Western Neuropathy Association

Hope through caring, support, research, education, and empowerment

COPING WITH NEUROPATHY

Living with neuropathy can be challenging. The pain can be debilitating, and the other symptoms limiting. One's doctor may have limited knowledge, and getting proper diagnosis and treatment can take effort. Friends and family may not understand how difficult the experience is.

One of the WNA's focal points is providing hope to those with peripheral neuropathy. This condition is not the end of the world! These are some ideas that may help you.

Get support

You are not alone in your struggle with peripheral neuropathy. Realizing that someone else understands and cares can be vital. Finding someone who also faces these things can help you through sympathy, understanding of your situation, inspiration, and the sharing of ideas. The WNA offers support groups for this purpose; find one and check it out. Check out other organizations that can help you with specific situations (such as American Diabetes Association if you are diabetic, the American Chronic Pain Association, or the Neuropathy Action Foundation if you face insurance issues).

Learn all you can

The more you know about your disease, its cause, possible treatments, and the latest developments, the better you will know how to proceed. We hope this site will prove to be a value resource to you. Check out our links and more page for other sources of information and helpful organizations, plus documents we have prepared, and DVDs we have available. Explore the internet, read books and articles, join relevant organizations. Become an WNA member to get our newsletter with current information.

Educate your doctors

Neuropathy is frequently misdiagnosed, and even a good diagnosis may not lead to effective treatment. Many doctors do not learn much about neuropathy at all, and with so much to keep up with, may not know of the latest treatment options. By learning all you can, you can become an advocate for yourself and others and help your doctors be of more help to you. Ask for appropriate referrals to specialists such as neurologists, occupational therapists, podiatrists, and pain management clinics. Take someone with you to your appointments to make sure you discuss all your concerns and get your questions answered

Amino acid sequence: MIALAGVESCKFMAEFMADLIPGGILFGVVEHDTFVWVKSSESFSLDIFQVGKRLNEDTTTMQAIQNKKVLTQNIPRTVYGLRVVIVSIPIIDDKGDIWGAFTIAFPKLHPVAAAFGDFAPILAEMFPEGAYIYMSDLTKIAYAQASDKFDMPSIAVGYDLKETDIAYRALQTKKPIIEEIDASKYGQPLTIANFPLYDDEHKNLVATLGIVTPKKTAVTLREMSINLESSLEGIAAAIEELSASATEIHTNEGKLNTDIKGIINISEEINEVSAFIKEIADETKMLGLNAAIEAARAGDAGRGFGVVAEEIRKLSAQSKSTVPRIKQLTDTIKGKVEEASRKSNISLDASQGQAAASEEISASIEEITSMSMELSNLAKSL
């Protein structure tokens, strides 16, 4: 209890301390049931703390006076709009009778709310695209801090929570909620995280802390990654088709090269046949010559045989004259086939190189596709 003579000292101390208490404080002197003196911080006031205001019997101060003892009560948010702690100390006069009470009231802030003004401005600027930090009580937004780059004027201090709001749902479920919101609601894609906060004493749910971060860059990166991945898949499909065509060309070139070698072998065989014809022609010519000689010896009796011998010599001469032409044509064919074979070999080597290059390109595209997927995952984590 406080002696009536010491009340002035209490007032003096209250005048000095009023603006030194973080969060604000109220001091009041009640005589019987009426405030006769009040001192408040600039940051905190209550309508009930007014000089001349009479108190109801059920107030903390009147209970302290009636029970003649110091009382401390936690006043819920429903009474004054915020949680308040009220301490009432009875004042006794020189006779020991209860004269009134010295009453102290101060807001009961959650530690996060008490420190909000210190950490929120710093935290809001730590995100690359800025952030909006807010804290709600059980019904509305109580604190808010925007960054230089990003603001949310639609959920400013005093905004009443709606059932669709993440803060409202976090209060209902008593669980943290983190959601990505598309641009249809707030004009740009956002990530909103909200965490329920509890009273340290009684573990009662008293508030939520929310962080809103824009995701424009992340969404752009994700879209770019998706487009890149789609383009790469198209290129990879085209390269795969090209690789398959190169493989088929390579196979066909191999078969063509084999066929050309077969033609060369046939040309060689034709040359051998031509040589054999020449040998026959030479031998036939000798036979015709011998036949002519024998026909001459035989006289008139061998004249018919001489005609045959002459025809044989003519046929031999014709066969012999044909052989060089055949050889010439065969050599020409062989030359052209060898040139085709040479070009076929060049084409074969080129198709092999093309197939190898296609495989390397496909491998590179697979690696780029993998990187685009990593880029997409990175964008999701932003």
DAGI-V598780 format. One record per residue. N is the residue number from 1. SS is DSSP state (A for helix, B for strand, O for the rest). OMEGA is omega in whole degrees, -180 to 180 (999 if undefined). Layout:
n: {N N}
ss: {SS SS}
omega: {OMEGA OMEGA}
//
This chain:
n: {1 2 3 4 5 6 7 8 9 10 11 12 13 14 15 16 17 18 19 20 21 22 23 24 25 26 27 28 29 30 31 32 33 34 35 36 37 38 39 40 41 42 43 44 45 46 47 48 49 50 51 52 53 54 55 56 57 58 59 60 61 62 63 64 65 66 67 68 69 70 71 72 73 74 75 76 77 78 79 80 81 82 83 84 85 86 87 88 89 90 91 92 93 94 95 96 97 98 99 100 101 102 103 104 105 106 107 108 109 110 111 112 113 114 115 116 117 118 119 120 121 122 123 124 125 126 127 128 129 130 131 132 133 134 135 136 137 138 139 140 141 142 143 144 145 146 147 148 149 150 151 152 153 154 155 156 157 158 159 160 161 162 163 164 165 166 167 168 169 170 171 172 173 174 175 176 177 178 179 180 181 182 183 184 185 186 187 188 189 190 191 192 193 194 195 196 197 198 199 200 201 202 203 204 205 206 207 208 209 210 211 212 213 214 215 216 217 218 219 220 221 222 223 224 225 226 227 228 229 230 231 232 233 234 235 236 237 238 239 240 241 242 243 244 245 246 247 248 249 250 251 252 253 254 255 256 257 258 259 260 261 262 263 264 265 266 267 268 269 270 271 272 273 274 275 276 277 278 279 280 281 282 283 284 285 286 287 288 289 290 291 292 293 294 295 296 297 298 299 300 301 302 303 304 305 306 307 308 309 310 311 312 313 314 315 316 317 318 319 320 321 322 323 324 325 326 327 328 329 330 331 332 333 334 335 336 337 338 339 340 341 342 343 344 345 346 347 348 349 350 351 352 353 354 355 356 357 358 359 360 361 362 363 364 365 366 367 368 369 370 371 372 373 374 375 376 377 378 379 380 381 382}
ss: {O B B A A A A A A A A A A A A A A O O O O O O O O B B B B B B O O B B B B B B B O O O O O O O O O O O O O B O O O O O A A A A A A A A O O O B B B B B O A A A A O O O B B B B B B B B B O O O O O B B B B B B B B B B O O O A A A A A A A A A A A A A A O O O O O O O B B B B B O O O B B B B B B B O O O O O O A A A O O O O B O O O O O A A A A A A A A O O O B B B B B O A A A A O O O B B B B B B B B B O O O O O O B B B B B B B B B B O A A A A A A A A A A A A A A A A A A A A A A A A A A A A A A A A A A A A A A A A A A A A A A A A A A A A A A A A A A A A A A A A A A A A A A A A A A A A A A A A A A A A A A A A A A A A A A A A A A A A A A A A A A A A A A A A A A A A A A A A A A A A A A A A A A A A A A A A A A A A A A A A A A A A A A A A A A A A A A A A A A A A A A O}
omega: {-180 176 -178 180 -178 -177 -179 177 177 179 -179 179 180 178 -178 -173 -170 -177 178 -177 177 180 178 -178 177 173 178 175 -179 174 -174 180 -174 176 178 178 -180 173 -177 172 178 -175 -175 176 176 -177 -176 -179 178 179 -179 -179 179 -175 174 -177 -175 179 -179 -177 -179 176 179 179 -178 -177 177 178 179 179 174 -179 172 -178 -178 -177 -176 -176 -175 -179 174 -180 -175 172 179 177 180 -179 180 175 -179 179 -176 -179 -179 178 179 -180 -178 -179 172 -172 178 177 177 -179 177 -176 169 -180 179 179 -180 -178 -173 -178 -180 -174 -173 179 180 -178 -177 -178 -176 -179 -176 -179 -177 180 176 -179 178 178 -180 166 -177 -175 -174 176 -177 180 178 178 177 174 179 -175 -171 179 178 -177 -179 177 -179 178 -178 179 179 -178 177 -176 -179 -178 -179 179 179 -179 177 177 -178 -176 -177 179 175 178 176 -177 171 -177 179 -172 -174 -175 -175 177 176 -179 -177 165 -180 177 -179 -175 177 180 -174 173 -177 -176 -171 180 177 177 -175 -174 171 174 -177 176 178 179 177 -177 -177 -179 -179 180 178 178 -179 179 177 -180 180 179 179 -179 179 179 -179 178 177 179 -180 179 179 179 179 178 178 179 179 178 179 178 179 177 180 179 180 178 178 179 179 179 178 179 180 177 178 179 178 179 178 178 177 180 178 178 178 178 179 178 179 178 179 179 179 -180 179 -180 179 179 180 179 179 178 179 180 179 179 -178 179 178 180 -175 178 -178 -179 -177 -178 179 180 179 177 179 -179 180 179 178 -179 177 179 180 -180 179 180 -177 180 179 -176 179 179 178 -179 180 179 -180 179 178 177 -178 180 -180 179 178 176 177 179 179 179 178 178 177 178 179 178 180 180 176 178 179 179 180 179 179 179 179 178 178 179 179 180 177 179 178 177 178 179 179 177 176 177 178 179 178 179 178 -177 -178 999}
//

Try various treatments

One or two visits to our support groups will soon show that a treatment that was very effective for one person did absolutely nothing--or perhaps was intolerable--for another. It is important to persist in trying treatments to find what works best for you, and to stick with those tried long enough to get a good understanding of the results.

Be careful

Neuropathy has its own hazards. Be careful of situations such as uneven ground that may cause falls. If you have reduced feeling in your feet, do not go barefoot. Be cautious with sharp materials, hot surfaces, or freezing ones. If you have weakness or poor coordination, move carefully and with help if needed. Use common sense. Don't let neuropathy limit you more than necessary, but be realistic about your abilities.

Use assistance devices

Assistance can go a long way in making life with neuropathy safe and manageable. Use railings with any steps, even one. Use grab bars and other support and aids in the bathroom. If you have poor feeling or pain from pressure, try hand controls in your car. A cane or wallker can provide reassurance when walking, and scooters or wheelchairs can help when walking isn't possible. Occupational therapists can be a wealth of knowledge and information about effective assistance devices.

Don't give up!

The pain can be so intense, the losses so devastating, the obstacles so huge, and the setbacks so frustrating. But you can have a good quality of life with neuropathy. A positive focus can go a long way toward helping you cope with it all. Please keep on keeping on, and reach out for a hand when necessary. You can always call, write, or e-mail us.

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